like Donald Byrd - "Spaces and Places" album, Christ-o Redento (Christ the
Redeemer), Flight Time, "Black Jack" album, "Street Lady" and the phase of
jazz called fusion. The idea that the workers do not draw a line of
distinction between the intellectuals of their soul, administrators and
bureaucrats who exercise arbitrary authority by virtue of a "job" leads to
wrong conclusions.

Wayne State University John Watson was elected editor of the Southern End
newspapers and transformed it into the voice of the revolution in Detroit.
Among the many issues raised was the Palestine Question, which earned him the
distinction as being the singular person to bring this issue into America's
political sphere on a level that later in life won his awards from various
countries throughout the Middle East. Watson's South End was extraordinary in
American political history and often ran above its banner, "One Class
Conscious Worker is worth One Hundred Students" and passed out at plants
gates throughout Detroit. (This is one of several reasons I went to the
factory: I wanted to be worth 100 of myself. Needless to say there is no
glory in hard work).

Watson was the commensurate fundraiser allowing the League to establish its
print shops and propaganda apparatus. He co-produced "Finally Got The News,"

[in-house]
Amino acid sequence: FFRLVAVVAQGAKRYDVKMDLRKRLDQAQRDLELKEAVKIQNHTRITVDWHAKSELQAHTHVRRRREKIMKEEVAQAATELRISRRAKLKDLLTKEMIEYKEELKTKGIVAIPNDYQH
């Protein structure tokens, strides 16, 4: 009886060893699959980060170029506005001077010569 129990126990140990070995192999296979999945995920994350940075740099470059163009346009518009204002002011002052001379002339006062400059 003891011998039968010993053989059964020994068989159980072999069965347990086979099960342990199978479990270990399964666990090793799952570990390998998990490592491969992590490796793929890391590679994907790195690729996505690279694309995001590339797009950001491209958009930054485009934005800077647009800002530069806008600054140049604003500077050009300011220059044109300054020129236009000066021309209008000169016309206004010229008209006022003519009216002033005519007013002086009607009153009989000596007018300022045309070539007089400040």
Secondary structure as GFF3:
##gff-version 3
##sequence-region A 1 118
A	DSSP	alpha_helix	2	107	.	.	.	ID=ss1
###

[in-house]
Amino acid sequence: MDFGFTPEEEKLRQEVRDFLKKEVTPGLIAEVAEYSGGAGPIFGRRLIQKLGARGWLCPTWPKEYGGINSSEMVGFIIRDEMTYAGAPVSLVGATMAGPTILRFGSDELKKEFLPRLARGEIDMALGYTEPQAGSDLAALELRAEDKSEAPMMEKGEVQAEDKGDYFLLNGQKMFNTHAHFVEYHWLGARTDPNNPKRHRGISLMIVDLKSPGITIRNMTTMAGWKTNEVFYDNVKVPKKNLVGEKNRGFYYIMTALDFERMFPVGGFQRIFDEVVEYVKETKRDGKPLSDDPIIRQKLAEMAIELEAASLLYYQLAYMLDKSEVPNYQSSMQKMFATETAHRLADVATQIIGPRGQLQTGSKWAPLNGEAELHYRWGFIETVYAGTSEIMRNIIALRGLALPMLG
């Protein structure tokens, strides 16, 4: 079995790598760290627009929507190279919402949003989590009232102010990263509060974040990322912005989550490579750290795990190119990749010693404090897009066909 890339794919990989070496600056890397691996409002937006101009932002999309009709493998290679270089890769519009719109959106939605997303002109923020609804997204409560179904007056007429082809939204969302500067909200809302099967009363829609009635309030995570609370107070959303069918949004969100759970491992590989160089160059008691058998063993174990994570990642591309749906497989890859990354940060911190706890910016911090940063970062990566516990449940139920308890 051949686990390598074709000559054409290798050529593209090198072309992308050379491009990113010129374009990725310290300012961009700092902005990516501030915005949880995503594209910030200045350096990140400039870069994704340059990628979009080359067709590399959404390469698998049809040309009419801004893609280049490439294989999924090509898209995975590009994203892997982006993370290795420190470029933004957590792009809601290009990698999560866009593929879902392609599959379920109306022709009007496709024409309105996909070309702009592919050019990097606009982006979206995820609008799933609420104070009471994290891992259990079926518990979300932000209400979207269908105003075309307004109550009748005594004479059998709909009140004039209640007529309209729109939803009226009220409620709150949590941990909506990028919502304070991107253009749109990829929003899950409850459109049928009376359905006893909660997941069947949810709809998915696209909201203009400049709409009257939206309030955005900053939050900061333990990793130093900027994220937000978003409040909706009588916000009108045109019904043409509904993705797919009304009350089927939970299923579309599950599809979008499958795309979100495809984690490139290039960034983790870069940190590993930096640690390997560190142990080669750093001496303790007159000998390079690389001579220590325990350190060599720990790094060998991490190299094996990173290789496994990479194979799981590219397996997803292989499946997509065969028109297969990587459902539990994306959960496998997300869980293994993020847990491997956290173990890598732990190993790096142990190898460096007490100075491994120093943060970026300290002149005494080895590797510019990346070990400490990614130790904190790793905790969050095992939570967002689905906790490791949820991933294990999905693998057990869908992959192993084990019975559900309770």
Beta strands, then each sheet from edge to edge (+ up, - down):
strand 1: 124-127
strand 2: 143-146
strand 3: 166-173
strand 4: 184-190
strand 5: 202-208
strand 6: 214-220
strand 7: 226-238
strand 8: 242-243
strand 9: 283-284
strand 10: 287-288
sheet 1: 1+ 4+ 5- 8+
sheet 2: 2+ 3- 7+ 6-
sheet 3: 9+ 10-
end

a political film that is still shown today.

Watson's activity was always in unity with the aforementioned peoples who
suspended the production of their newspaper, "Inner City Voice" after control
of the South End made it possible for a broader scale of propaganda. The
evolution of the various individuals was rapid after the 67 Rebellion in
Detroit. From Uhuru (Freedom) to the Capital Study Group to the Dodge
Revolutionary Union Movement (DRUM) and the initial conception of a League of
Revolutionary Workers.  In passing it should be mentioned that a small core
of individuals that initially founded the Black Panther Party in Detroit was
recruited to the "line" of the Drum movement and the conception of the
"lumpen-proletariat" was defeated in Detroit in favor for a syndicalist
tinged version of "Marxism." This produced intense strife when the South End
ran its front page story, "DRUM" Vanguard of the Black Revolution" - and the
National Office of the Black Panther Party forwarded its specific view.
Suffice it to state that a meeting between General Baker and Fred Hampton -
later murdered by the Chicago Police, sealed an unspoken unity within the
industrial workers, no matter what their organizational affiliation.

As an organization we had rejected the glorification of the gun  (the result
of the world social movement evolving on the basis of needing to defeat
imperialism militarily and giving rise to the commander/leader concept), and
implemented a "line" of patient work in the lowest sector of the working
class. To this day I vividly recall a national spokespersons of the Panther
stating that the there was a need to "bomb the workers out of the plants."
This did not sit well with people who worked in the plants and whose parents
had worked in the plants.  We had an analysis of the individual leaders of
the Panthers and who was working class. Suffice it to state that Mr. Eldridge
Cleaver was condemned in our newspaper as a degenerate and rapist, whose book
"Soul on Ice" was called "Sold Out Nice." (It was not Cleaver - who we called
"Mr. Cleaver," who spoke of bombing the workers.)

What had been various horizontal organizations took on "vertical" complexity